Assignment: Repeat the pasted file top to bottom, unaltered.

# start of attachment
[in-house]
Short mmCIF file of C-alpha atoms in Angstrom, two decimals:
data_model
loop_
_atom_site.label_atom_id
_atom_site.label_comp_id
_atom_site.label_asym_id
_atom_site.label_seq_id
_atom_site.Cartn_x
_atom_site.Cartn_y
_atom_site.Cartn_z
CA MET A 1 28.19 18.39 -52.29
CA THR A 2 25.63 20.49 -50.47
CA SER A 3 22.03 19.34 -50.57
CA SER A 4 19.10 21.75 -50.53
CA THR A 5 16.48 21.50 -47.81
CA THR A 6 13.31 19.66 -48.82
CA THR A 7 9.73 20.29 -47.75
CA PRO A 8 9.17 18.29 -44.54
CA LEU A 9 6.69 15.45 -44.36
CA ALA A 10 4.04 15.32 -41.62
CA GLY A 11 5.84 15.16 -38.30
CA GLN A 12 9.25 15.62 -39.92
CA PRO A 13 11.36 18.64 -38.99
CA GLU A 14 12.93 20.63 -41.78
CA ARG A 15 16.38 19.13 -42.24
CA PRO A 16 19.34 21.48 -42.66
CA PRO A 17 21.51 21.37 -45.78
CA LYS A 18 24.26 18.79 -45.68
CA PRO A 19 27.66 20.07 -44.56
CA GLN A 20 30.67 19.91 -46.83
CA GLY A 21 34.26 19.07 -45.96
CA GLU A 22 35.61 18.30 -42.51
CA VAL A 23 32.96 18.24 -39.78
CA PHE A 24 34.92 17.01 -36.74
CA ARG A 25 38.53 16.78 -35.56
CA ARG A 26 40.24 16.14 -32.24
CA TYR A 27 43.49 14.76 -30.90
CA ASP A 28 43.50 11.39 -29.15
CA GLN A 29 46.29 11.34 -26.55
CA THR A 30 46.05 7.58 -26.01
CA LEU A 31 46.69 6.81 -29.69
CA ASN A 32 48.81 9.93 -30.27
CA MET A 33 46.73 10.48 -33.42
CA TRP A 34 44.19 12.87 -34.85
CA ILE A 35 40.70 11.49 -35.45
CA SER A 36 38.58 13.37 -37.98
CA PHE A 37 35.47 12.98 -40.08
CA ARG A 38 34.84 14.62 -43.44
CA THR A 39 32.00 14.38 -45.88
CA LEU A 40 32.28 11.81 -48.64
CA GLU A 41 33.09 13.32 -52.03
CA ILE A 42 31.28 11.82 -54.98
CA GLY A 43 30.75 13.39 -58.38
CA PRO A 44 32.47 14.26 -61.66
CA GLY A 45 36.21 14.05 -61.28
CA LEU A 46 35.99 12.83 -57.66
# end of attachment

[in-house]
Short mmCIF file of C-alpha atoms in Angstrom, two decimals:
data_model
loop_
_atom_site.label_atom_id
_atom_site.label_comp_id
_atom_site.label_asym_id
_atom_site.label_seq_id
_atom_site.Cartn_x
_atom_site.Cartn_y
_atom_site.Cartn_z
CA MET A 1 28.19 18.39 -52.29
CA THR A 2 25.63 20.49 -50.47
CA SER A 3 22.03 19.34 -50.57
CA SER A 4 19.10 21.75 -50.53
CA THR A 5 16.48 21.50 -47.81
CA THR A 6 13.31 19.66 -48.82
CA THR A 7 9.73 20.29 -47.75
CA PRO A 8 9.17 18.29 -44.54
CA LEU A 9 6.69 15.45 -44.36
CA ALA A 10 4.04 15.32 -41.62
CA GLY A 11 5.84 15.16 -38.30
CA GLN A 12 9.25 15.62 -39.92
CA PRO A 13 11.36 18.64 -38.99
CA GLU A 14 12.93 20.63 -41.78
CA ARG A 15 16.38 19.13 -42.24
CA PRO A 16 19.34 21.48 -42.66
CA PRO A 17 21.51 21.37 -45.78
CA LYS A 18 24.26 18.79 -45.68
CA PRO A 19 27.66 20.07 -44.56
CA GLN A 20 30.67 19.91 -46.83
CA GLY A 21 34.26 19.07 -45.96
CA GLU A 22 35.61 18.30 -42.51
CA VAL A 23 32.96 18.24 -39.78
CA PHE A 24 34.92 17.01 -36.74
CA ARG A 25 38.53 16.78 -35.56
CA ARG A 26 40.24 16.14 -32.24
CA TYR A 27 43.49 14.76 -30.90
CA ASP A 28 43.50 11.39 -29.15
CA GLN A 29 46.29 11.34 -26.55
CA THR A 30 46.05 7.58 -26.01
CA LEU A 31 46.69 6.81 -29.69
CA ASN A 32 48.81 9.93 -30.27
CA MET A 33 46.73 10.48 -33.42
CA TRP A 34 44.19 12.87 -34.85
CA ILE A 35 40.70 11.49 -35.45
CA SER A 36 38.58 13.37 -37.98
CA PHE A 37 35.47 12.98 -40.08
CA ARG A 38 34.84 14.62 -43.44
CA THR A 39 32.00 14.38 -45.88
CA LEU A 40 32.28 11.81 -48.64
CA GLU A 41 33.09 13.32 -52.03
CA ILE A 42 31.28 11.82 -54.98
CA GLY A 43 30.75 13.39 -58.38
CA PRO A 44 32.47 14.26 -61.66
CA GLY A 45 36.21 14.05 -61.28
CA LEU A 46 35.99 12.83 -57.66